★★1/2 out of ★★★★★
Word has it that the kids are in to mash-ups. Girl Talk, Danger Mouse, a little Jay Z, a little Beatles. Throw it all together and see what sticks. 2020’s the Marsh (originally released in 2018 in Australia) does just that — but maybe a little too much.
Directed by Roger Scott
First time (feature) film director Roger Scott, tosses all of the tropes together in a big old horror mixing bowl. There’s science-y city folk vs. the grizzled country folk. There’s know-it-alls vs. gut instinct. There’s hillbillies vs. college students. There’s man vs. nature. And, there’s even a little survival instinct delusion added for good measure.
A marsh in the beautifully shot Australian outback is the exquisitely simple setting for a routine water sampling field visit by Pria, Will, and Ben. A couple days outside of the lab and ready to enjoy the glory of the wetlands ecosystem. Much in the same way as the Japanese masterwork Onibaba, the marsh and its complex system of reeds become its own confining and confounding outdoor haunted house.
On their way out to the field the crew stops at a rural petrol station where they’re confronted by a rural sod. Not too confrontational and not to sod-like, but an interesting piece of exposition that manufactures the tension between the pinhead city folk and the chowder-headed hillbillies from the hinterland. Pria is told by a local that all scientists want to do is divert water away from the farmers and ranchers to provide excess resources to meaningless lifeforms and subservient critters.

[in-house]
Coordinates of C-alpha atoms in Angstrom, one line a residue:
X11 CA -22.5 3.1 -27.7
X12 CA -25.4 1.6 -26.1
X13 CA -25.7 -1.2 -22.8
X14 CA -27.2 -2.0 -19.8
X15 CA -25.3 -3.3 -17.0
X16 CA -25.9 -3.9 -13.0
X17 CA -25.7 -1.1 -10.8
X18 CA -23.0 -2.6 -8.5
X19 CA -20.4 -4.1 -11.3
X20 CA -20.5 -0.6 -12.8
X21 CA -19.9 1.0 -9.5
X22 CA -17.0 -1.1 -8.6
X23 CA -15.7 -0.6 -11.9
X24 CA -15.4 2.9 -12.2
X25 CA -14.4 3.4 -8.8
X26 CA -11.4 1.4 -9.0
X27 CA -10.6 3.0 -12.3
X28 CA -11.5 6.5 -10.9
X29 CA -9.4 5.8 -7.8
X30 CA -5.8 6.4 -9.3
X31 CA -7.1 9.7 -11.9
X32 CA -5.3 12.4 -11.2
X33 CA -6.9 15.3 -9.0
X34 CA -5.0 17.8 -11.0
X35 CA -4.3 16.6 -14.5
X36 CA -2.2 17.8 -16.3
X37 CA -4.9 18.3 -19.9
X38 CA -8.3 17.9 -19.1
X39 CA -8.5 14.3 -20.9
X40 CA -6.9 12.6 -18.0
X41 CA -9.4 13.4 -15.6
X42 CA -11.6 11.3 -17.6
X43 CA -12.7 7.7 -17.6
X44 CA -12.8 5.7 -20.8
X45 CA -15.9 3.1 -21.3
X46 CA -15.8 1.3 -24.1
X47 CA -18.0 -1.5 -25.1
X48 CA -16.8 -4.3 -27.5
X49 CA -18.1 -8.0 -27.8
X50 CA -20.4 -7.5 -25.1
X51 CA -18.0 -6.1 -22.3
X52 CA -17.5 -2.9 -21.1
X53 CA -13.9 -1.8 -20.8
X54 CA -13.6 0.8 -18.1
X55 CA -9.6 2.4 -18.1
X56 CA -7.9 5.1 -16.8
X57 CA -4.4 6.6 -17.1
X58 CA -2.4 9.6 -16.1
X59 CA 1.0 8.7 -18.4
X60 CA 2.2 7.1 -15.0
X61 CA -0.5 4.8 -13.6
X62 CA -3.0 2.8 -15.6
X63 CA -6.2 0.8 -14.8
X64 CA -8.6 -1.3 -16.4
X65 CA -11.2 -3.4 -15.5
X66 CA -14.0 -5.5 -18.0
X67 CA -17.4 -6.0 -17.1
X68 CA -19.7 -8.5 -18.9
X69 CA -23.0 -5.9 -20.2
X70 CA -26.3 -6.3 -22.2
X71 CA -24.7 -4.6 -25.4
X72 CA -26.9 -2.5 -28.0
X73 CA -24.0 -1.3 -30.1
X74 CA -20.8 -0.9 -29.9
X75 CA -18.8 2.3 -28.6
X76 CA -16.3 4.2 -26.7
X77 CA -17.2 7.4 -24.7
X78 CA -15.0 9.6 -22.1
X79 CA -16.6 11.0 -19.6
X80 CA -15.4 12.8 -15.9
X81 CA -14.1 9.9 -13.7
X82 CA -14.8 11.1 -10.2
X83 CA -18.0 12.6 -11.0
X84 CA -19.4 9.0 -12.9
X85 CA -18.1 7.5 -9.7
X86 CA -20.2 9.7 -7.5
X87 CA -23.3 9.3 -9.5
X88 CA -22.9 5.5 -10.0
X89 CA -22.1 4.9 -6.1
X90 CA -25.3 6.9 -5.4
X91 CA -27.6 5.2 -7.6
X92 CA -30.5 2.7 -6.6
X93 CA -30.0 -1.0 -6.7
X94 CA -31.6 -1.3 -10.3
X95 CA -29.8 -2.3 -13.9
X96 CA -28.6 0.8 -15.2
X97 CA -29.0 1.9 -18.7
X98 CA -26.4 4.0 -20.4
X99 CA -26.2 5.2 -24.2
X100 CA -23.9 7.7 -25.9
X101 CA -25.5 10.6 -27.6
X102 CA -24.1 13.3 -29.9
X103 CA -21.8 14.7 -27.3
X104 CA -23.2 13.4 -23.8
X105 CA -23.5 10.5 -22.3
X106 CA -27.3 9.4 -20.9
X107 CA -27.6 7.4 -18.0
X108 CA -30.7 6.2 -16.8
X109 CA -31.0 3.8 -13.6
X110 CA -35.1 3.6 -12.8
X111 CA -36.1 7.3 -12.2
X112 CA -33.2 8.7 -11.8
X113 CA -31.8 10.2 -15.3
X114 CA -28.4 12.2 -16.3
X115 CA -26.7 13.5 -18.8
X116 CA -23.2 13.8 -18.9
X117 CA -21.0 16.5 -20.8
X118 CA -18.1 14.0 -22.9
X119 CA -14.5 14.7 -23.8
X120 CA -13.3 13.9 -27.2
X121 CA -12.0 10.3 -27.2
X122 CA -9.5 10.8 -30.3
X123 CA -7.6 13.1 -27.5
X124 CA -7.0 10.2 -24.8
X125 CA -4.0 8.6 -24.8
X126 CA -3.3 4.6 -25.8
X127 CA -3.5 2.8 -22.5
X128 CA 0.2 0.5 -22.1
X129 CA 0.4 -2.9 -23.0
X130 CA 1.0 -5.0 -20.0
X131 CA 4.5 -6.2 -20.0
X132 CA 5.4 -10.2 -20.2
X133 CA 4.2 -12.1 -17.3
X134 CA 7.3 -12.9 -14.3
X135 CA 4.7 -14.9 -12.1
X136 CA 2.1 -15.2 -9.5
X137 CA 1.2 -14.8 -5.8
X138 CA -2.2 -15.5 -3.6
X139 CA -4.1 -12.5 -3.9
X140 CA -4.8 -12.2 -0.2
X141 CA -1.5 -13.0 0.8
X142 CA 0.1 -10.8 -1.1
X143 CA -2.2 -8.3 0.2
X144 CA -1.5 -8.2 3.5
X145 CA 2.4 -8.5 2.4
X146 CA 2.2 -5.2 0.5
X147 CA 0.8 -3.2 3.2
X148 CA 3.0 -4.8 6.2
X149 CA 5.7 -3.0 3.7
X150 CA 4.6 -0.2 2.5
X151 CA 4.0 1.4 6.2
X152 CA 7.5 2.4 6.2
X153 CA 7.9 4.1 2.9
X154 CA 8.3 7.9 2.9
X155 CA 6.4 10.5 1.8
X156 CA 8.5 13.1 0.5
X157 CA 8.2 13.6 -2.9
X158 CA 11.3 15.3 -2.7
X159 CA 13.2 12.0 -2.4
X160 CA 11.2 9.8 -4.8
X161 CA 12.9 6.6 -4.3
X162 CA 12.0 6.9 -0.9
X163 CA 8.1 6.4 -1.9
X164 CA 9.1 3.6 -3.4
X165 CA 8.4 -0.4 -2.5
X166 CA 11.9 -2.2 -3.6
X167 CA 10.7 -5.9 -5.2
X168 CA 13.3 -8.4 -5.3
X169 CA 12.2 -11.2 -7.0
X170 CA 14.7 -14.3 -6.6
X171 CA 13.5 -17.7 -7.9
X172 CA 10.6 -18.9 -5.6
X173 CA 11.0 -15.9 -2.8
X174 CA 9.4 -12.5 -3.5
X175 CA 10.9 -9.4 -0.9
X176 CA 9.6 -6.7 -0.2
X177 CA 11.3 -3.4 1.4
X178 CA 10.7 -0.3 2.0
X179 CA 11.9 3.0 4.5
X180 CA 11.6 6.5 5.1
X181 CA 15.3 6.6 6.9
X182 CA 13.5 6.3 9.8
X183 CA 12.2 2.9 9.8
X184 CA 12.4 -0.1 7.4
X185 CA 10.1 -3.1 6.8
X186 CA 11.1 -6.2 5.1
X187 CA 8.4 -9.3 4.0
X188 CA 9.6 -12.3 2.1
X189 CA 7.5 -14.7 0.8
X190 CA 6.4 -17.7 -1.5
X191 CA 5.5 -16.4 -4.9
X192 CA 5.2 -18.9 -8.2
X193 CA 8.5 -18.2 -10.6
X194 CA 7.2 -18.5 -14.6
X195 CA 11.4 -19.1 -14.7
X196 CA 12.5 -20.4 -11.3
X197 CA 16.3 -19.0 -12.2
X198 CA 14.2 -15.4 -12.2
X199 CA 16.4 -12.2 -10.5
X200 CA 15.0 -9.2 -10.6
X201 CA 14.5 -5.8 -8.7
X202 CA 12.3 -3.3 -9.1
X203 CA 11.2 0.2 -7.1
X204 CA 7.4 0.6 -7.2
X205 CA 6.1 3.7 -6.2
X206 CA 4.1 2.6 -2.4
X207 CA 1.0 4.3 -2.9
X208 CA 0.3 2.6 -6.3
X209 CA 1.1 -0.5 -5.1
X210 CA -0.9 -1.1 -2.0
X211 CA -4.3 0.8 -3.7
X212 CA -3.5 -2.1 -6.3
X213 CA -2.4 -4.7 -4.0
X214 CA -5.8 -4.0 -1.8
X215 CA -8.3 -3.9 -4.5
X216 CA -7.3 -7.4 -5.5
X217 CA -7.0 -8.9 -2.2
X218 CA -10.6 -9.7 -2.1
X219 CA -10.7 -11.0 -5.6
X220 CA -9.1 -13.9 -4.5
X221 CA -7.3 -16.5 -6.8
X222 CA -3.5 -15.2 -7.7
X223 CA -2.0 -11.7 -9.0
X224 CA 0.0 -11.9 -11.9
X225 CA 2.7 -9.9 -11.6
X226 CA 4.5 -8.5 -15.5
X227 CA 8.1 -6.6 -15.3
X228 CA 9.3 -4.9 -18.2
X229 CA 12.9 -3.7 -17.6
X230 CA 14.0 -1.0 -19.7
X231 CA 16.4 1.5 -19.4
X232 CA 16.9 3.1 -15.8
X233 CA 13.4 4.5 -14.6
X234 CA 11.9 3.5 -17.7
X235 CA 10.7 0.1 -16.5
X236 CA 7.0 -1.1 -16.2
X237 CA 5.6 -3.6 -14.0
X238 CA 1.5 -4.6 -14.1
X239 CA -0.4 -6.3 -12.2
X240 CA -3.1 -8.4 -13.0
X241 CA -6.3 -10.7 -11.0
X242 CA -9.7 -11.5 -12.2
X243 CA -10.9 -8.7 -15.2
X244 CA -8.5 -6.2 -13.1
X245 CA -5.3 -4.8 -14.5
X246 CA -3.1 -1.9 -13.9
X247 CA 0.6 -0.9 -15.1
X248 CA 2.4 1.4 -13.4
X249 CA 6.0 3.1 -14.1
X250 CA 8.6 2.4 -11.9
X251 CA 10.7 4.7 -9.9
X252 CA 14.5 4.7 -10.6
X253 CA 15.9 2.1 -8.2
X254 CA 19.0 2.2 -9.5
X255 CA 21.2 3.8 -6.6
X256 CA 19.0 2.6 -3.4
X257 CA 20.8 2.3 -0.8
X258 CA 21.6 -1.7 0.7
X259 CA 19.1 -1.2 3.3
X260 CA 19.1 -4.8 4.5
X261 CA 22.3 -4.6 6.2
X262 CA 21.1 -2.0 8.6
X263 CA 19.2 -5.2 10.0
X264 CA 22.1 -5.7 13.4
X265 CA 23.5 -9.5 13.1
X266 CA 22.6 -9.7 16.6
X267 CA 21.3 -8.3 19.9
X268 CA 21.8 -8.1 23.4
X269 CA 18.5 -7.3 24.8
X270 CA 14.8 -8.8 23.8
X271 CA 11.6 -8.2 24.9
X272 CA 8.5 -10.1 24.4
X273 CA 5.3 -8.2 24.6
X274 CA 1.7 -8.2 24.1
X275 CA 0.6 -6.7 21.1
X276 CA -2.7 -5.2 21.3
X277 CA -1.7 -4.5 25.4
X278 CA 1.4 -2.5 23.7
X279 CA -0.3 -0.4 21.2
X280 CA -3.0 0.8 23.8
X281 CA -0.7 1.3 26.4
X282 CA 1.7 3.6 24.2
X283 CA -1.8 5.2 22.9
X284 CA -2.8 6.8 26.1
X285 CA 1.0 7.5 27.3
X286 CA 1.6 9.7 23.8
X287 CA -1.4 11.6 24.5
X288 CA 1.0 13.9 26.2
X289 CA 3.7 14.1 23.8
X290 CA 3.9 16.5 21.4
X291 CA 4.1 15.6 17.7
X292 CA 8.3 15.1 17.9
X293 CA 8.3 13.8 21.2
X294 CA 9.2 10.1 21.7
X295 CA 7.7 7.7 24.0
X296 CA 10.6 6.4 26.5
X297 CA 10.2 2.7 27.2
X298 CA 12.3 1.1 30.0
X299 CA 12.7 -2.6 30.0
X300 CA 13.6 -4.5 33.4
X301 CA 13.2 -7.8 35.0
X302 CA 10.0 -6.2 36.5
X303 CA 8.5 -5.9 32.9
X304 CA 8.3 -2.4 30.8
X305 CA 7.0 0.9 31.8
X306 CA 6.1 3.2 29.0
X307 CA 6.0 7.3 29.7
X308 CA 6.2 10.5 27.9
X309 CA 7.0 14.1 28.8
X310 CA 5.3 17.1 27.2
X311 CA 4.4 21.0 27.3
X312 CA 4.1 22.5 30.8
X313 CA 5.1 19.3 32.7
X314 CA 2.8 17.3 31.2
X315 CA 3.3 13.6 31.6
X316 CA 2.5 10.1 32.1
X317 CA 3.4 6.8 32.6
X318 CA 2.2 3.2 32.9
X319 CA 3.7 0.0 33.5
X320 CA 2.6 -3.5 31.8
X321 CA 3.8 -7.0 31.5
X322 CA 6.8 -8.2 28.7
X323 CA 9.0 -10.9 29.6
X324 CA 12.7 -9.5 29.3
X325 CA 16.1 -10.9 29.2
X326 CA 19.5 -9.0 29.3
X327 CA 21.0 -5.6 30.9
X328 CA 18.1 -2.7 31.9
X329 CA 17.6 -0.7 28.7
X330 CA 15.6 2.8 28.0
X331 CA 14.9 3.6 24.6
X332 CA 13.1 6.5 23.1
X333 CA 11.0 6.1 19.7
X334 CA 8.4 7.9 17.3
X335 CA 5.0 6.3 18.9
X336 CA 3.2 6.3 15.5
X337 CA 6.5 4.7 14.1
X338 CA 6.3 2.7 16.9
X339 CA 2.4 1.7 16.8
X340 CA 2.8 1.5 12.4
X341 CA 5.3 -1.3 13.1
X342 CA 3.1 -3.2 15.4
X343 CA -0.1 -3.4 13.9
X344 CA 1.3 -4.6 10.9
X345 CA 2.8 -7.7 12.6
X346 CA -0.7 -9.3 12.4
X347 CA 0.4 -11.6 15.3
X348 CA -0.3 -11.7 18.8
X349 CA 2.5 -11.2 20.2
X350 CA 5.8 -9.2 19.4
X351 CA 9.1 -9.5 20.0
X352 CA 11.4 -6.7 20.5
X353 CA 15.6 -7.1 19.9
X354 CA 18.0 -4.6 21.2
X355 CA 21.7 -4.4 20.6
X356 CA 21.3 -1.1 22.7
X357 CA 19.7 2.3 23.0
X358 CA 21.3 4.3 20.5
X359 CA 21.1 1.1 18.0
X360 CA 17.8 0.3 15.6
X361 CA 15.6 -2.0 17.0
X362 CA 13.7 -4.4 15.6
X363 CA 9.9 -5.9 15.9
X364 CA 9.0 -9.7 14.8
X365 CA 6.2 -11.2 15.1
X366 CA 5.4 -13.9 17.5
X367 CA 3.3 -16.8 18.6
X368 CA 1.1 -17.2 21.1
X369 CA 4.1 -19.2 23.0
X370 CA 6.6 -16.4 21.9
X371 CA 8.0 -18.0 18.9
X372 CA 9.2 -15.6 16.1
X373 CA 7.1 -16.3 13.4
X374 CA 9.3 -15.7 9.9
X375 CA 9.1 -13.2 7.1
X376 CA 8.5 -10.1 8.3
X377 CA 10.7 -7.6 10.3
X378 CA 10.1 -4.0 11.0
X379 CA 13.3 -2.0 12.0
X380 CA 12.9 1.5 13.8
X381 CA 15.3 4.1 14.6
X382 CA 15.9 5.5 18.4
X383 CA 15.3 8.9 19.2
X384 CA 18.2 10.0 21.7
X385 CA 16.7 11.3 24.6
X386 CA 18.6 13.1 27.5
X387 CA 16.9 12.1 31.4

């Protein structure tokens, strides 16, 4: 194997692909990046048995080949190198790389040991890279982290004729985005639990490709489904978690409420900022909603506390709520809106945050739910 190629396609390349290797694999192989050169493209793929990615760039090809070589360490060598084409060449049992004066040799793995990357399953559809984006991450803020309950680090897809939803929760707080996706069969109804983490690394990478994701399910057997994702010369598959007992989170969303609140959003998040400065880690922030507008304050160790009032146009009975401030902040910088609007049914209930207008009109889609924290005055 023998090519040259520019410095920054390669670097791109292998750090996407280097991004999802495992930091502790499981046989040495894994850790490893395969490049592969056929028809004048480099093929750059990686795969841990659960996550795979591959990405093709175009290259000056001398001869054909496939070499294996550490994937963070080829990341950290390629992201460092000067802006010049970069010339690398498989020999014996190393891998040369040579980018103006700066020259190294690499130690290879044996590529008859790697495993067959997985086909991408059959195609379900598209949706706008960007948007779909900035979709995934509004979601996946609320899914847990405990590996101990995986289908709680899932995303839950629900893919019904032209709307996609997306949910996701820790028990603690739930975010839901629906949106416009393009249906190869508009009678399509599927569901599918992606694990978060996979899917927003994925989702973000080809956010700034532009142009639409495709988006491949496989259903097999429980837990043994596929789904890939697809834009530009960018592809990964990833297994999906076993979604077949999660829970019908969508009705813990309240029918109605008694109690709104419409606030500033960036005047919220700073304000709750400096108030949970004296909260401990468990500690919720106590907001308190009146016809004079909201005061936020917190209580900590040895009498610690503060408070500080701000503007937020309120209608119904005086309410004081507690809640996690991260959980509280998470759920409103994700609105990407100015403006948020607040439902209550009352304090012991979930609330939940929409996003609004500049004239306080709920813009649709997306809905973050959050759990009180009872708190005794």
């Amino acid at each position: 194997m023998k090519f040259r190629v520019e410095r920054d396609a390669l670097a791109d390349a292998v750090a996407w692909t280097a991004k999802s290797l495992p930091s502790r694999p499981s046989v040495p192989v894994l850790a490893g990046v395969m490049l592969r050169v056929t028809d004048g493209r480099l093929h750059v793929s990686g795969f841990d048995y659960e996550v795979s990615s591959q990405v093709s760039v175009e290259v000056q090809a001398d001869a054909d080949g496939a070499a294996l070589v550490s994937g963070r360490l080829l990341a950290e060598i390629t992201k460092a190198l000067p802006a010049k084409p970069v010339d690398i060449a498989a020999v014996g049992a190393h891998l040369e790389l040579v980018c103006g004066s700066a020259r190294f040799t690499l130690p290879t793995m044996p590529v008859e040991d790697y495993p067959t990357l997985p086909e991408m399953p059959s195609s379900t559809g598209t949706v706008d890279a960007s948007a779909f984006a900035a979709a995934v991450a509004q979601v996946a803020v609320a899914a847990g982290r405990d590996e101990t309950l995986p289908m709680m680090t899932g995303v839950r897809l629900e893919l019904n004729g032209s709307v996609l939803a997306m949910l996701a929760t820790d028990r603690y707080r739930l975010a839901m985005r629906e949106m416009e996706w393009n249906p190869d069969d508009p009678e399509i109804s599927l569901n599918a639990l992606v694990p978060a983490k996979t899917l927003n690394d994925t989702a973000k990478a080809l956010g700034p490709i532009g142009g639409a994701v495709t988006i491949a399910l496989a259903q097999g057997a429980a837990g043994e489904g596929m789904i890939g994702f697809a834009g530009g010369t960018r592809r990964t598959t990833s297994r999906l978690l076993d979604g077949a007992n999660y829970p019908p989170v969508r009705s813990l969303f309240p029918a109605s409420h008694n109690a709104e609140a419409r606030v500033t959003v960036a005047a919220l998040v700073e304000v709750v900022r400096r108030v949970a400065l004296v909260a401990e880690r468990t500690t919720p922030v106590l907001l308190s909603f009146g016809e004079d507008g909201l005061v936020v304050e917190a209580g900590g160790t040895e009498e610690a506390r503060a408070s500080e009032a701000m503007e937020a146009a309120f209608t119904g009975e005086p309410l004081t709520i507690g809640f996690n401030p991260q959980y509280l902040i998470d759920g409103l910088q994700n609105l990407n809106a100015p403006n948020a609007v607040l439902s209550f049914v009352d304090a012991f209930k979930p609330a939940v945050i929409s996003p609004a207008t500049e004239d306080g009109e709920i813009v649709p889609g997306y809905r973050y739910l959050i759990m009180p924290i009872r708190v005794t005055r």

As soon as the budding trio of wildlife biologist arrives at camp there’s a noticeable sexual tension between Pria and Will. Ben becomes the third wheel, but not in a noticeable and tangible way, just a passive third wheel that adds little to the story. As the crew heads out in the marshy slackwater they encounter the same chowder-headed hillbillies from the petrol station and Pria sternly tells them that they can’t be in a restricted reserve, nor can they be hunting wild boars. Clearly strange things are afoot in the marsh. There’s indications of people watching them, there’s whistling in the wind, there’s heat-induced dreams, but there’s not a lot of scares. Ultimately, it takes director Roger Scott nearly 50 minutes before there’s any real scares, gore, or hillbilly violence. When it finally does happen it’s neatly tucked away with low budget trickery and obfuscation.
Eventually Pria, Will, and Ben are faced with the very real fact that there is a chowder-headed behemoth of a hillbilly that’s stalking them and every living thing in the marsh. The killing by numbers effort comes to a very peculiar conclusion that’s not entirely clear, nor is much of a conclusion. If the conceit is an attempt to leave room for a the Marshes II, the Marshes pretty well fails. While the film plays with Pria’s PTSD induced delusion, as a result of being stalked by a behemoth of a hillbilly, the concept is never truly formed or explored.
Horror is certainly a forgiving genre that allows for many constructs, tropes, and devices to be crammed in to a single film. But if all the tropes are given equal play and there’s no clear directorial through-line then the audience is just forced to pick apart an hour and a half of lot of ill-formed ideas. Make no mistake, the Marshes looks great and the acting is really splendid, but eventually the film loses its compass and gets lost in its own swampy backwaters.
The Masrhes is likely Rated R and is currently streaming on Shudder.